RICHMOND, Va. (WRIC) — The Virginia House of Delegates adjourned in honor of Tyre Nichols on Monday. It was their first gathering since video was released Friday night, showing Memphis police officers beating the 29-year-old FedEx worker, who later died in the hospital.
Both sides of the aisle stood to approve the motion from House Minority Leader Don Scott (D-Portsmouth). But despite the brief moment of unity, legislators remain divided on the path forward for police reform.
“Go back and watch that video of this young man yelling for his mother while he was being beaten to death by people who he thought were sworn to protect him, and when you take your votes to repeal these types of community policing acts, think about that cry,” Scott said in a floor speech on Monday.
Under Democratic leadership, the Virginia General Assembly passed a package of more than a dozen police reforms in 2020 that remain on the books — including measures banning chokeholds, limiting no-knock warrants and setting stricter criteria for the use of force. Lawmakers also expanded what officers can be decertified for in Virginia and created a “duty to intervene” if one officer witnesses another using unlawful, deadly force.
“There are some who want us to go backwards and we can’t have it,” Scott said.
GOP lawmakers are trying to repeal some, but not all, of those reforms during the 2023 session.
Chesterfield Police Chief Jeff Katz, who is also the president of the Virginia Association of Chiefs of Police, said what happened in Memphis was “a disgrace to the badge,” but he doesn’t think police reform is the answer.
“We’re not safer because of the police reform efforts of 2020. They were reflexive, they were emotional, they were ill-informed and they made our jobs more complicated,” Katz said. “The notion is ridiculous that police reform can fix problems of the heart. The activity that occurred was illegal. Laws already existed to prohibit and preclude that conduct.”
At least one Democrat, Del. David Bulova (D-Fairfax), sided with Republicans last week to remove provisions that prevent police from pulling people over for some minor traffic offenses, including busted brake lights, tinted windows and excessively loud exhaust systems. The bill passed the House on a vote of 53-45, but is likely to face an uphill battle in the Democrat-controlled state Senate.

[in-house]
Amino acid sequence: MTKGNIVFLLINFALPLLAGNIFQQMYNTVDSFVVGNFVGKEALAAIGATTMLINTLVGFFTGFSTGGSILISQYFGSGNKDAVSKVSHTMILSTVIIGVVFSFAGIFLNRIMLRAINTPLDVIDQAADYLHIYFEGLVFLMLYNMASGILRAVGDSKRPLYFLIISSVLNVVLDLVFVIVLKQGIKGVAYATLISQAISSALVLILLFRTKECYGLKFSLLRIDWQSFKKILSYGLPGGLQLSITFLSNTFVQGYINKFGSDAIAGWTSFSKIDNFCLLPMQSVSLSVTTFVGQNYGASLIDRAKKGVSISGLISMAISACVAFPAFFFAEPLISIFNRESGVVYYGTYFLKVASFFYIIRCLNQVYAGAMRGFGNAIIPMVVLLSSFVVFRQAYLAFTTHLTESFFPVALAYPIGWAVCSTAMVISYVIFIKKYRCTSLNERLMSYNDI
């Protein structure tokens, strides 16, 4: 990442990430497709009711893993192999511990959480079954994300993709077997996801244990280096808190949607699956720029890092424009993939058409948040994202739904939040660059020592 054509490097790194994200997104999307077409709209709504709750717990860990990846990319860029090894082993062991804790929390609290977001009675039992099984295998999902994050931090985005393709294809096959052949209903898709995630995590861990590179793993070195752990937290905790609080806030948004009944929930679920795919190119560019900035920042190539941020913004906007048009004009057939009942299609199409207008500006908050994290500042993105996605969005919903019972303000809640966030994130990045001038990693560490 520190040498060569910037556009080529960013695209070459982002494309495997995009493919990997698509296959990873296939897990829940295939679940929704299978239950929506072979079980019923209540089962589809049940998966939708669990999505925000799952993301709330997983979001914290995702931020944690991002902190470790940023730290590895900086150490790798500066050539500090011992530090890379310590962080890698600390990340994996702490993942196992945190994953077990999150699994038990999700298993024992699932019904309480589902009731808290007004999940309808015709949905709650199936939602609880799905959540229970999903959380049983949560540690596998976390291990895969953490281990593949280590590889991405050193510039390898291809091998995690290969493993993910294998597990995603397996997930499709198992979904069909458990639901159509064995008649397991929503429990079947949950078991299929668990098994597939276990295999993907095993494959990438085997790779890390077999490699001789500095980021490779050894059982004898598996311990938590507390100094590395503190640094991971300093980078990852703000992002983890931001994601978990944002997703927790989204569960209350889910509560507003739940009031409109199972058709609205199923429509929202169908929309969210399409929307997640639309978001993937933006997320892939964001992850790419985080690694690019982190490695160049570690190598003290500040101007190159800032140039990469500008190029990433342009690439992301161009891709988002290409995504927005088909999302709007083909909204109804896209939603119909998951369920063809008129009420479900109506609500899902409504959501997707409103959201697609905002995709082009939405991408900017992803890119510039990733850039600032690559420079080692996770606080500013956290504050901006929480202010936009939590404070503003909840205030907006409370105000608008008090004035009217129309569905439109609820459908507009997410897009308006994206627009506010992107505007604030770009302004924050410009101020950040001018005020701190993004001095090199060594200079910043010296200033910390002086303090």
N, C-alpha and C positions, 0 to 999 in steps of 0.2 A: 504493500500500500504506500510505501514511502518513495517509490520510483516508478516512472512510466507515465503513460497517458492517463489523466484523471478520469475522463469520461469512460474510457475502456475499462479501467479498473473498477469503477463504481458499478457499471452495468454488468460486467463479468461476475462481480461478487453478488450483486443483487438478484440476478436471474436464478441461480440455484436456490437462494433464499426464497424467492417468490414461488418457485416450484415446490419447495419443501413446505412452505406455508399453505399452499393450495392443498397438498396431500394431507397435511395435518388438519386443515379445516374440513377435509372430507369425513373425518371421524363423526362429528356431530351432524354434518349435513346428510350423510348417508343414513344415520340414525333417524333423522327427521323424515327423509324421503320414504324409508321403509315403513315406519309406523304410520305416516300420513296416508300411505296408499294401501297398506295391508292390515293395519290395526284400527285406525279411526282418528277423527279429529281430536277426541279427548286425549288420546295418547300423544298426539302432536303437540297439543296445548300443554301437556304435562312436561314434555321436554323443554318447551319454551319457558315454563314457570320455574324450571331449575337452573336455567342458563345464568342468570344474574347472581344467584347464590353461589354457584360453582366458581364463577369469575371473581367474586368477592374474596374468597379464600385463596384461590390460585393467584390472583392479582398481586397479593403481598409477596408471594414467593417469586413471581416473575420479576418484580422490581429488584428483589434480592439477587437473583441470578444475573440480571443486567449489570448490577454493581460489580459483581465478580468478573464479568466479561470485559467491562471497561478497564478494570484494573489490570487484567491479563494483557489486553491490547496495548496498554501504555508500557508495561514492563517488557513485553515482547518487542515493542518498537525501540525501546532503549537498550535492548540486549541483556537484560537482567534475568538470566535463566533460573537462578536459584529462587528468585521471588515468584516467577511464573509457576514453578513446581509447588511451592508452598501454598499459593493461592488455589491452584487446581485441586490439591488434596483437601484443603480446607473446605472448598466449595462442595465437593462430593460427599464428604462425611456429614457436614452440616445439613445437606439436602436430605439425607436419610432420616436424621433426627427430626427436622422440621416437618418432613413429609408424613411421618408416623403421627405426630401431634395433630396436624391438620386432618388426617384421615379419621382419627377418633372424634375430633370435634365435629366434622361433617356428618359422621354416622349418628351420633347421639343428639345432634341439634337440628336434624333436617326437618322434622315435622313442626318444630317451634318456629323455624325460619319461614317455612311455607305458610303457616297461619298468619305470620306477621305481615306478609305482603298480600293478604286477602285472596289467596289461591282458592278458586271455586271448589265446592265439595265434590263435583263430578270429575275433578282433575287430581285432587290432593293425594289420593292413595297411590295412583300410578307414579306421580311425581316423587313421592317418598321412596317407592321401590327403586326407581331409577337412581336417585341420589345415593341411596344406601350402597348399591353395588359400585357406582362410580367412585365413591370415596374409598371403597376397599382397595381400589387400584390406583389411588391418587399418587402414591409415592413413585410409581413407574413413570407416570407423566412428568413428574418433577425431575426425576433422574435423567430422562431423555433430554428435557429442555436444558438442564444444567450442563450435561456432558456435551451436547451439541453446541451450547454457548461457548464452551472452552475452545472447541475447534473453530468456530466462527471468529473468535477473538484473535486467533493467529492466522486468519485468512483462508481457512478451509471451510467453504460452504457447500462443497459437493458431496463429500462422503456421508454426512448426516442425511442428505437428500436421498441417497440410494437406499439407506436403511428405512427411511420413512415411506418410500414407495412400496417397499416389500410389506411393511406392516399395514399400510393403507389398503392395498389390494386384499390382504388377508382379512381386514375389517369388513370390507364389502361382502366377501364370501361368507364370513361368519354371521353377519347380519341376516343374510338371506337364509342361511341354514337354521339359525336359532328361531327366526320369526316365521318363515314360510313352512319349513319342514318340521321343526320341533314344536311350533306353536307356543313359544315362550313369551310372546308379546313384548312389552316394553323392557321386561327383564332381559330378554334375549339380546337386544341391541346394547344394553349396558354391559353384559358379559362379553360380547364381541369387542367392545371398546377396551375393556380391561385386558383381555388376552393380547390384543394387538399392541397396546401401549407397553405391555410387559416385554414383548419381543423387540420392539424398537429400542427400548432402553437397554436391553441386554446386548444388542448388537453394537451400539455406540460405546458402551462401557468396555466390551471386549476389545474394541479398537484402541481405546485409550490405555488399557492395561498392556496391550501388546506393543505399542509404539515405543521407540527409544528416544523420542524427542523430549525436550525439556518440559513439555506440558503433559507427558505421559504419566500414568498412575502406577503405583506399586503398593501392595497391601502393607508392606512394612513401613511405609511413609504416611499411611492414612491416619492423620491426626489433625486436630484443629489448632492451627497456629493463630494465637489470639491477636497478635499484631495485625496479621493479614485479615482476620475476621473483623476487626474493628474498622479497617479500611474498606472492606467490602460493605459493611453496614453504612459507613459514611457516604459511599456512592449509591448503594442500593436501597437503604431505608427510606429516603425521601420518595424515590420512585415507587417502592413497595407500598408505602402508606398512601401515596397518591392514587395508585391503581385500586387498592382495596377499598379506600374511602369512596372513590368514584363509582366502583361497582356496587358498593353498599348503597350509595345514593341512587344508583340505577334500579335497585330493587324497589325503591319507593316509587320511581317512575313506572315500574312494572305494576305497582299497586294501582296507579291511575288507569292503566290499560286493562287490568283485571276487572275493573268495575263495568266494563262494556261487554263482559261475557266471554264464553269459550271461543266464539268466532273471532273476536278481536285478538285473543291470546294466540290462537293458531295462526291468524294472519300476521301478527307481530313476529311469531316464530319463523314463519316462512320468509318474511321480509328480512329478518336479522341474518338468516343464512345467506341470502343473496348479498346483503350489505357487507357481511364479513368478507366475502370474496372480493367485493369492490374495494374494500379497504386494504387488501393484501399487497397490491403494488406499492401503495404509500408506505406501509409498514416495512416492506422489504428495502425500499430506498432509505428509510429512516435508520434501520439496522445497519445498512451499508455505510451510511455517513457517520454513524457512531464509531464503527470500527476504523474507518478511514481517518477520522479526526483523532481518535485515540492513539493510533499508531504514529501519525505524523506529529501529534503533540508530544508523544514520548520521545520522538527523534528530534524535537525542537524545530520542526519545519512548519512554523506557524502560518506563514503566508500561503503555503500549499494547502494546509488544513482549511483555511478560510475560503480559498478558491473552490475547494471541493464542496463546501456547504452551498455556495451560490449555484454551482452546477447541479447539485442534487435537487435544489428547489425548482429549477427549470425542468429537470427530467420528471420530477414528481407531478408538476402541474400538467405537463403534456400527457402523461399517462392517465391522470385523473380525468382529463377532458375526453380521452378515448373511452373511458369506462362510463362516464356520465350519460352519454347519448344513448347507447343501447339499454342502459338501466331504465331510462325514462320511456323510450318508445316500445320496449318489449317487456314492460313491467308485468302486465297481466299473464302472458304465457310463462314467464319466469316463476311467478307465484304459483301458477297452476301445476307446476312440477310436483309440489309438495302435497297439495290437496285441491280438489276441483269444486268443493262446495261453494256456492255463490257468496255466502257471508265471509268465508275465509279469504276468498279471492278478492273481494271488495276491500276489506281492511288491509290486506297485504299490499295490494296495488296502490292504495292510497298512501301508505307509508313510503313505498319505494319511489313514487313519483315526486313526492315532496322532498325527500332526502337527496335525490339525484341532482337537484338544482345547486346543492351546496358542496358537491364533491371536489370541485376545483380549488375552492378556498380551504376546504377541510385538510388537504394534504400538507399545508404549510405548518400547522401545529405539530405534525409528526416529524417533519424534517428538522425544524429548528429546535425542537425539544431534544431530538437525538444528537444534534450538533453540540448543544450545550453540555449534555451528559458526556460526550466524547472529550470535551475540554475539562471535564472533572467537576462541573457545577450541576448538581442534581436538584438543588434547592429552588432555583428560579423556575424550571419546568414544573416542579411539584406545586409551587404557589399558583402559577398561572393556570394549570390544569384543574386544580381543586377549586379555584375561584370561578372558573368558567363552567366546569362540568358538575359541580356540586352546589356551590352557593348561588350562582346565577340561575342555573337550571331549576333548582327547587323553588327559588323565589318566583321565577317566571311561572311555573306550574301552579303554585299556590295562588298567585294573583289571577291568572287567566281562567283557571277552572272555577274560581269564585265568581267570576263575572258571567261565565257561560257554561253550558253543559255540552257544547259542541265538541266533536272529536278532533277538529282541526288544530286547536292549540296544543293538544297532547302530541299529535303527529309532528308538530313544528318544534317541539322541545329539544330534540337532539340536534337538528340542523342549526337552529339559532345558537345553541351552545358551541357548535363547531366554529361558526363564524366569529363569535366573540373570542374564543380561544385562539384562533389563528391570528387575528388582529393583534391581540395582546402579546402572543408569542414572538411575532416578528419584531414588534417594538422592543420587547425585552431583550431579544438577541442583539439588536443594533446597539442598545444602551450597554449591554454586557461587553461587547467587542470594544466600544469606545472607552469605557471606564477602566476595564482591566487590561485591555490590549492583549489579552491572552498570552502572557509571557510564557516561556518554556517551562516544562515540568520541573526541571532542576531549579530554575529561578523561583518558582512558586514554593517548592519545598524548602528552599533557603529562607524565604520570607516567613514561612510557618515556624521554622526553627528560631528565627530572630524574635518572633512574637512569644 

Supporters of the bill argue restricting these traffic stops makes the roads less safe and strips law enforcement of a key investigative tool. Opponents say repealing the law will increase unnecessary police encounters that disproportionately target people of color.
A bill from Del. Marie March (R-Floyd) aims to repeal the Community Policing Act, which prohibits officers from engaging in bias-based profiling and requires data collection on race. The legislation has yet to be heard in a subcommittee.
A recent state report stemming from the legislation found Black and Hispanic drivers were more likely to be stopped, searched and arrested by police than white drivers in Virginia. Critics argued the data collection was inherently flawed and could be used to paint a misleading picture of police practices.
Another bill, which passed in the House last week, would require each law-enforcement civilian oversight body to include at least one retired officer as a voting member. It also clarifies that the recommendations of these independent review boards are advisory, but law enforcement agencies would have to justify any rejections in writing.
As Democrats defend past legislative victories on police reform, at least one failed effort is not being revisited this session.
Del. Jeff Bourne (D-Richmond) said he is not introducing a bill to eliminate qualified immunity for law enforcement because it didn’t have a chance in a politically divided government. Past proposals from Bourne sought to make it easier for people to win civil lawsuits against officers accused of misconduct.
“I think it’s too early to talk about any new legislation,” Scott said when asked about taking on qualified immunity. “I think what we need to do right now is use the tools that we do have to keep our communities safe.”
In a statement on Friday, Governor Glenn Youngkin condemned the beating of Nichols in Memphis but he didn’t specifically call for additional police reform.
“The disturbing and shocking video released this evening displays incomprehensible violence towards another human being and we must condemn these heinous actions,” Youngkin wrote.